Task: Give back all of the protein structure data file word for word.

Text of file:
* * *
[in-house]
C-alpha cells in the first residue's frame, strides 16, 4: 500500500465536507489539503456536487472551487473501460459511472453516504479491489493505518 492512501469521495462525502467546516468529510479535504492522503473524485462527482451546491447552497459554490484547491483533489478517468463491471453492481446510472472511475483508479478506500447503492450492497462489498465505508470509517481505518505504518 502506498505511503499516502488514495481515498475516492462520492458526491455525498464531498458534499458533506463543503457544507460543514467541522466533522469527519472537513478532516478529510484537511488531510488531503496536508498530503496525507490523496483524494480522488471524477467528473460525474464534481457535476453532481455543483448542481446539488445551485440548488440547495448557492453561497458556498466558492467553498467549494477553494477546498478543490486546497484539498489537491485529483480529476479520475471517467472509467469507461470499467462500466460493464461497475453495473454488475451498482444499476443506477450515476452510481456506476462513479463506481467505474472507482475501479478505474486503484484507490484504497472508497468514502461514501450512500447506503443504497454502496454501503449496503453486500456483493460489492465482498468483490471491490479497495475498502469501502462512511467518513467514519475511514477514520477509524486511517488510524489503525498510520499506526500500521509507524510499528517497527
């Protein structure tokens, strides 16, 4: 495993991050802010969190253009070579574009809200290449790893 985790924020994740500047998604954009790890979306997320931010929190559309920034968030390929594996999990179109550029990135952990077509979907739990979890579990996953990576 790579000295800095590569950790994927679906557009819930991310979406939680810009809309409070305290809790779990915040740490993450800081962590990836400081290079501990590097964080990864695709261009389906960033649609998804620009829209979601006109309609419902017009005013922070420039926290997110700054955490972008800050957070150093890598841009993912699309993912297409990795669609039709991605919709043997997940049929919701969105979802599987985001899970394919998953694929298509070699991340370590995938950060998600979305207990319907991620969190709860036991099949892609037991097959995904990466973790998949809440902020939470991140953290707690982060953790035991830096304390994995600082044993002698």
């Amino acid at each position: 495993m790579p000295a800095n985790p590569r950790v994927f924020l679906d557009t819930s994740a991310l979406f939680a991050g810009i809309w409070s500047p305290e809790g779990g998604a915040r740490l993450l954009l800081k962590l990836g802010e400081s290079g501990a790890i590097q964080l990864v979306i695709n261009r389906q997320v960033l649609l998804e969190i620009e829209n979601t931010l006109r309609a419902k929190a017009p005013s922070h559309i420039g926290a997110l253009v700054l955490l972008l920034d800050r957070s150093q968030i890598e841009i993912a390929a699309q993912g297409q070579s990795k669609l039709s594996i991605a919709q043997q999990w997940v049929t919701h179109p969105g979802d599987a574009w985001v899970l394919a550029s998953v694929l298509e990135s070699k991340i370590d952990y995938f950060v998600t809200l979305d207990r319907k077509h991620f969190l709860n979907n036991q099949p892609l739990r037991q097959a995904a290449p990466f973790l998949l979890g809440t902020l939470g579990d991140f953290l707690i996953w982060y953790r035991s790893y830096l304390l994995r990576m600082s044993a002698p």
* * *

[in-house]
C-alpha cells in the first residue's frame, strides 16, 4: 500500500465536507489539503456536487472551487473501460459511472453516504479491489493505518 492512501469521495462525502467546516468529510479535504492522503473524485462527482451546491447552497459554490484547491483533489478517468463491471453492481446510472472511475483508479478506500447503492450492497462489498465505508470509517481505518505504518 502506498505511503499516502488514495481515498475516492462520492458526491455525498464531498458534499458533506463543503457544507460543514467541522466533522469527519472537513478532516478529510484537511488531510488531503496536508498530503496525507490523496483524494480522488471524477467528473460525474464534481457535476453532481455543483448542481446539488445551485440548488440547495448557492453561497458556498466558492467553498467549494477553494477546498478543490486546497484539498489537491485529483480529476479520475471517467472509467469507461470499467462500466460493464461497475453495473454488475451498482444499476443506477450515476452510481456506476462513479463506481467505474472507482475501479478505474486503484484507490484504497472508497468514502461514501450512500447506503443504497454502496454501503449496503453486500456483493460489492465482498468483490471491490479497495475498502469501502462512511467518513467514519475511514477514520477509524486511517488510524489503525498510520499506526500500521509507524510499528517497527
């Protein structure tokens, strides 16, 4: 495993991050802010969190253009070579574009809200290449790893 985790924020994740500047998604954009790890979306997320931010929190559309920034968030390929594996999990179109550029990135952990077509979907739990979890579990996953990576 790579000295800095590569950790994927679906557009819930991310979406939680810009809309409070305290809790779990915040740490993450800081962590990836400081290079501990590097964080990864695709261009389906960033649609998804620009829209979601006109309609419902017009005013922070420039926290997110700054955490972008800050957070150093890598841009993912699309993912297409990795669609039709991605919709043997997940049929919701969105979802599987985001899970394919998953694929298509070699991340370590995938950060998600979305207990319907991620969190709860036991099949892609037991097959995904990466973790998949809440902020939470991140953290707690982060953790035991830096304390994995600082044993002698």
């Amino acid at each position: 495993m790579p000295a800095n985790p590569r950790v994927f924020l679906d557009t819930s994740a991310l979406f939680a991050g810009i809309w409070s500047p305290e809790g779990g998604a915040r740490l993450l954009l800081k962590l990836g802010e400081s290079g501990a790890i590097q964080l990864v979306i695709n261009r389906q997320v960033l649609l998804e969190i620009e829209n979601t931010l006109r309609a419902k929190a017009p005013s922070h559309i420039g926290a997110l253009v700054l955490l972008l920034d800050r957070s150093q968030i890598e841009i993912a390929a699309q993912g297409q070579s990795k669609l039709s594996i991605a919709q043997q999990w997940v049929t919701h179109p969105g979802d599987a574009w985001v899970l394919a550029s998953v694929l298509e990135s070699k991340i370590d952990y995938f950060v998600t809200l979305d207990r319907k077509h991620f969190l709860n979907n036991q099949p892609l739990r037991q097959a995904a290449p990466f973790l998949l979890g809440t902020l939470g579990d991140f953290l707690i996953w982060y953790r035991s790893y830096l304390l994995r990576m600082s044993a002698p």